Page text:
Jennifer Aniston takes on a sexist society in open letter

The woman made an excellent point.

Instead of merely telling tabloids and celebrity stalkers whether or not she is pregnant is none of their business, Jennifer Aniston took matters a step further in a letter she wrote which was published in The Huffington Post on July 12.

Aniston went on the record by writing that as unsafe and unreasonable it is to have photographers lurk outside of her home, what is worse is that women are constantly objectified and are made to feel bad about their bodies and lives if they are not living up to standards established by other people.

“The objectification and scrutiny we put women through is absurd and disturbing,” wrote Aniston.

She further explained that this kind of treatment is not right and that little girls are being influenced by the media’s treatment of celebrity women and that they are being taught that it is okay to shame girls of different shapes and sizes.  Furthermore, appearance is valued more than achievements and some journalists relish shaming celebrity women who do not meet impossible standards every single day.

Aniston delved into how society puts more value on a woman who is married and has children and “points to the perpetuation of this notion that women are somehow incomplete, unsuccessful, or unhappy if they’re not married with children.” She continued, “We are complete with or without a mate, with or without a child. We get to decide for ourselves what is beautiful when it comes to our bodies.”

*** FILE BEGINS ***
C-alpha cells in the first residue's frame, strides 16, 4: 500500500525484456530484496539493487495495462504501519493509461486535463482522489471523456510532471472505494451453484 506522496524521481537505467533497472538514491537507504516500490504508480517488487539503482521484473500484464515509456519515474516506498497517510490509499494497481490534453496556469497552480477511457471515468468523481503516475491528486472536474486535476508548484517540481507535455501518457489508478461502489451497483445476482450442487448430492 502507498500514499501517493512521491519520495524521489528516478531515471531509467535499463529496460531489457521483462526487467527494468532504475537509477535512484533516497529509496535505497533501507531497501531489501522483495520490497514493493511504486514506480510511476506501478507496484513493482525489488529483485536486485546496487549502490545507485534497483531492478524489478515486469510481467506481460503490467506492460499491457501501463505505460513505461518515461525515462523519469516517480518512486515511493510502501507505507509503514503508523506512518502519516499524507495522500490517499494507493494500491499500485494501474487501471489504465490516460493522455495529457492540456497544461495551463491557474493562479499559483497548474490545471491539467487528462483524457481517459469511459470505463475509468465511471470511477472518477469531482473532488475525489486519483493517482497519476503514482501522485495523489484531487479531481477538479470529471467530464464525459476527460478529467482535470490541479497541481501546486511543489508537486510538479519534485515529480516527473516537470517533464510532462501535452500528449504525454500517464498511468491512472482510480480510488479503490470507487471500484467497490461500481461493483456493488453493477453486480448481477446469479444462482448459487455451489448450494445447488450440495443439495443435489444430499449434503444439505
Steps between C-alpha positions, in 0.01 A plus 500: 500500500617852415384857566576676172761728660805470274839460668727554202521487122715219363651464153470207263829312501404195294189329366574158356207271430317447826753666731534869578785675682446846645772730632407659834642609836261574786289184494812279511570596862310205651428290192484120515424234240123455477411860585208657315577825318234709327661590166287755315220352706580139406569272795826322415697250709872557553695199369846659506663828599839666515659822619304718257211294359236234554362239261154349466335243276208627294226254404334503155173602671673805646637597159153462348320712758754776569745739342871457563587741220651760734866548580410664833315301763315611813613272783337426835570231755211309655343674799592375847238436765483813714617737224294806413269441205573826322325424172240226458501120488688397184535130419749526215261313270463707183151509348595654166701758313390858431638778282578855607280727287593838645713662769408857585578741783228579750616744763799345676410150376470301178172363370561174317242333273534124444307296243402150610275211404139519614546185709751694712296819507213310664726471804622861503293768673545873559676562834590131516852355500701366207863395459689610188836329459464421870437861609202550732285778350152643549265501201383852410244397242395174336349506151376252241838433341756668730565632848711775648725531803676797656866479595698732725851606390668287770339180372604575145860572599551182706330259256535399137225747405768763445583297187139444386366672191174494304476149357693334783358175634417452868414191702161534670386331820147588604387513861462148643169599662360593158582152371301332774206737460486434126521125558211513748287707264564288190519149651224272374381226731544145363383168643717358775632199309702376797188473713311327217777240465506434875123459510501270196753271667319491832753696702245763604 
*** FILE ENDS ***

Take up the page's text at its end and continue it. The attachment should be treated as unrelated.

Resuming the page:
Her angry message struck a chord with celebrities and many other women including LeAnn Rimes Cibrian, Anna Paquin, Sara Bareilles and more took to social media telling others what an important read this is. An interesting sidebar is that Aniston made clear is that she isn’t active on social media.

Aniston and millions of other women are made to feel “less than” and are continuously dehumanized in these ways and it has to stop.

Bravo to Jennifer Aniston for taking action.

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Michelle Tompkins

Michelle Tompkins is an award-winning media, PR and crisis communications professional with more than ten years experience with coverage in virtually every traditional and new media outlet. She is currently a communications and media strategist and writer, as well as the author of College Prowler: Guidebook for Columbia University. She served as the Media Relations Manager for the Girl Scouts of the USA where she managed all media and talking points, created social media strategy, trained executives and donors and served as the organization’s primary spokesperson, participating in daily interviews with local, regional, and national media outlets. She managed the media for the Let Me Know internet safety and Cyberbullying prevention campaign with Microsoft, as well as Girl Scouts’ centennial Year of the Girl To Get Her There celebration in 2012, which yielded more than 800 million earned media impressions. In addition to her extensive media experience, Michelle worked as a talent agent in Los Angeles, California, as well contracting as a digital content developer and her writing has appeared in newspapers and online. She is passionate about television, theater, classic movies, all things food and in-home entertaining. While she has lived and worked in NYC for more than a decade, she is from suburban Sacramento and gets back there often to watch the San Francisco Giants on TV with her family.